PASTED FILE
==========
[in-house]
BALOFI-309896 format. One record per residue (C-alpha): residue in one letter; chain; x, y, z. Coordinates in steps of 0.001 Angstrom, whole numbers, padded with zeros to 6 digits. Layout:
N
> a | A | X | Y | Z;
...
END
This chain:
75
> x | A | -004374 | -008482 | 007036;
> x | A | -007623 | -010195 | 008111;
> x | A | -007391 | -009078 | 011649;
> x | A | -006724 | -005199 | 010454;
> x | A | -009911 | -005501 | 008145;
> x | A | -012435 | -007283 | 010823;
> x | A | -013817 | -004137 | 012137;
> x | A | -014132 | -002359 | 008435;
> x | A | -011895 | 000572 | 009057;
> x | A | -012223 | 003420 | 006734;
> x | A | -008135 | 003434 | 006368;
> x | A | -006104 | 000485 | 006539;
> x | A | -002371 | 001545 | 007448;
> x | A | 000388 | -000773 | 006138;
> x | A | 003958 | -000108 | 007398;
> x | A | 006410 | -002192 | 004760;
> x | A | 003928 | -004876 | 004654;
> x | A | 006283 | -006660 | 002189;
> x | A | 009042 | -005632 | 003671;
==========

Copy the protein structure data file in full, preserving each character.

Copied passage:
[in-house]
BALOFI-309896 format. One record per residue (C-alpha): residue in one letter; chain; x, y, z. Coordinates in steps of 0.001 Angstrom, whole numbers, padded with zeros to 6 digits. Layout:
N
> a | A | X | Y | Z;
...
END
This chain:
75
> x | A | -004374 | -008482 | 007036;
> x | A | -007623 | -010195 | 008111;
> x | A | -007391 | -009078 | 011649;
> x | A | -006724 | -005199 | 010454;
> x | A | -009911 | -005501 | 008145;
> x | A | -012435 | -007283 | 010823;
> x | A | -013817 | -004137 | 012137;
> x | A | -014132 | -002359 | 008435;
> x | A | -011895 | 000572 | 009057;
> x | A | -012223 | 003420 | 006734;
> x | A | -008135 | 003434 | 006368;
> x | A | -006104 | 000485 | 006539;
> x | A | -002371 | 001545 | 007448;
> x | A | 000388 | -000773 | 006138;
> x | A | 003958 | -000108 | 007398;
> x | A | 006410 | -002192 | 004760;
> x | A | 003928 | -004876 | 004654;
> x | A | 006283 | -006660 | 002189;
> x | A | 009042 | -005632 | 003671;